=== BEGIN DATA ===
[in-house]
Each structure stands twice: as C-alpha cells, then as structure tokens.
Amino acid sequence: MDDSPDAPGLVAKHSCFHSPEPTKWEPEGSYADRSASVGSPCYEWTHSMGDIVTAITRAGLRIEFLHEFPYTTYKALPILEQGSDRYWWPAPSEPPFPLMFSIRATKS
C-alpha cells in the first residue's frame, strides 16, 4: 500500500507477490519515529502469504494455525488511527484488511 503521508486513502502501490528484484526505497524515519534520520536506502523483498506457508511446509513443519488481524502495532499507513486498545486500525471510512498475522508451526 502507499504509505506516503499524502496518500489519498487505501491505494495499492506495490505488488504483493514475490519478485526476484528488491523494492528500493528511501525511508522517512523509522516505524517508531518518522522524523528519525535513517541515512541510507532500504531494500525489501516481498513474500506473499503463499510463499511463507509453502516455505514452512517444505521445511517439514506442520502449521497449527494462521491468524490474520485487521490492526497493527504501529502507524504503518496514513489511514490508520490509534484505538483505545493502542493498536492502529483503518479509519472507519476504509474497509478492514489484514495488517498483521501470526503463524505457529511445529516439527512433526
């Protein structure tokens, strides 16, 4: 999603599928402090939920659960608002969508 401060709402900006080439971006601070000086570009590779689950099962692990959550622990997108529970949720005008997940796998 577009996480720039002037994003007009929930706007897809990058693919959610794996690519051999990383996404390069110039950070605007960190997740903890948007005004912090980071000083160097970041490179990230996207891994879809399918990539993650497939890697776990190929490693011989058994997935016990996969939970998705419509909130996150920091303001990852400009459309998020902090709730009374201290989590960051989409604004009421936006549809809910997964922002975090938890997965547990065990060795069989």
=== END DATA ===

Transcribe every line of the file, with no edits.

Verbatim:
[in-house]
Each structure stands twice: as C-alpha cells, then as structure tokens.
Amino acid sequence: MDDSPDAPGLVAKHSCFHSPEPTKWEPEGSYADRSASVGSPCYEWTHSMGDIVTAITRAGLRIEFLHEFPYTTYKALPILEQGSDRYWWPAPSEPPFPLMFSIRATKS
C-alpha cells in the first residue's frame, strides 16, 4: 500500500507477490519515529502469504494455525488511527484488511 503521508486513502502501490528484484526505497524515519534520520536506502523483498506457508511446509513443519488481524502495532499507513486498545486500525471510512498475522508451526 502507499504509505506516503499524502496518500489519498487505501491505494495499492506495490505488488504483493514475490519478485526476484528488491523494492528500493528511501525511508522517512523509522516505524517508531518518522522524523528519525535513517541515512541510507532500504531494500525489501516481498513474500506473499503463499510463499511463507509453502516455505514452512517444505521445511517439514506442520502449521497449527494462521491468524490474520485487521490492526497493527504501529502507524504503518496514513489511514490508520490509534484505538483505545493502542493498536492502529483503518479509519472507519476504509474497509478492514489484514495488517498483521501470526503463524505457529511445529516439527512433526
């Protein structure tokens, strides 16, 4: 999603599928402090939920659960608002969508 401060709402900006080439971006601070000086570009590779689950099962692990959550622990997108529970949720005008997940796998 577009996480720039002037994003007009929930706007897809990058693919959610794996690519051999990383996404390069110039950070605007960190997740903890948007005004912090980071000083160097970041490179990230996207891994879809399918990539993650497939890697776990190929490693011989058994997935016990996969939970998705419509909130996150920091303001990852400009459309998020902090709730009374201290989590960051989409604004009421936006549809809910997964922002975090938890997965547990065990060795069989």